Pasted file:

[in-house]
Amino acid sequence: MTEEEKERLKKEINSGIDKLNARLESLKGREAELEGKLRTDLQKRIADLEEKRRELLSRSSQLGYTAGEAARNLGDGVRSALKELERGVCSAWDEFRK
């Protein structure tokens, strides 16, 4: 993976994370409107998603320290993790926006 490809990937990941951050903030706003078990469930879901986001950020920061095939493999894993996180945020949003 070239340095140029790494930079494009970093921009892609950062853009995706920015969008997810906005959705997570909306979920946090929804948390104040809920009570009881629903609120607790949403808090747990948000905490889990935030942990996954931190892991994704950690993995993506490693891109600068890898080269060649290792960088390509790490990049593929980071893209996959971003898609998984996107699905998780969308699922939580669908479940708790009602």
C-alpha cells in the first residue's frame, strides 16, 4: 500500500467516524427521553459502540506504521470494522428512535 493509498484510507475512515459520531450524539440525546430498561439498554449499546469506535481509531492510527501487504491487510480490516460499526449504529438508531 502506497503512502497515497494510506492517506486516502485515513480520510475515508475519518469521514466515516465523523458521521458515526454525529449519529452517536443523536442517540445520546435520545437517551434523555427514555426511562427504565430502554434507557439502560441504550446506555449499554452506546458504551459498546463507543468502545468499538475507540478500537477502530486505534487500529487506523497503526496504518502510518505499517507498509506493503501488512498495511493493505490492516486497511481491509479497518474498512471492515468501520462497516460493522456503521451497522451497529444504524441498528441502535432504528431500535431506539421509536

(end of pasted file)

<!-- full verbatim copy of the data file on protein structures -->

[in-house]
Amino acid sequence: MTEEEKERLKKEINSGIDKLNARLESLKGREAELEGKLRTDLQKRIADLEEKRRELLSRSSQLGYTAGEAARNLGDGVRSALKELERGVCSAWDEFRK
């Protein structure tokens, strides 16, 4: 993976994370409107998603320290993790926006 490809990937990941951050903030706003078990469930879901986001950020920061095939493999894993996180945020949003 070239340095140029790494930079494009970093921009892609950062853009995706920015969008997810906005959705997570909306979920946090929804948390104040809920009570009881629903609120607790949403808090747990948000905490889990935030942990996954931190892991994704950690993995993506490693891109600068890898080269060649290792960088390509790490990049593929980071893209996959971003898609998984996107699905998780969308699922939580669908479940708790009602």
C-alpha cells in the first residue's frame, strides 16, 4: 500500500467516524427521553459502540506504521470494522428512535 493509498484510507475512515459520531450524539440525546430498561439498554449499546469506535481509531492510527501487504491487510480490516460499526449504529438508531 502506497503512502497515497494510506492517506486516502485515513480520510475515508475519518469521514466515516465523523458521521458515526454525529449519529452517536443523536442517540445520546435520545437517551434523555427514555426511562427504565430502554434507557439502560441504550446506555449499554452506546458504551459498546463507543468502545468499538475507540478500537477502530486505534487500529487506523497503526496504518502510518505499517507498509506493503501488512498495511493493505490492516486497511481491509479497518474498512471492515468501520462497516460493522456503521451497522451497529444504524441498528441502535432504528431500535431506539421509536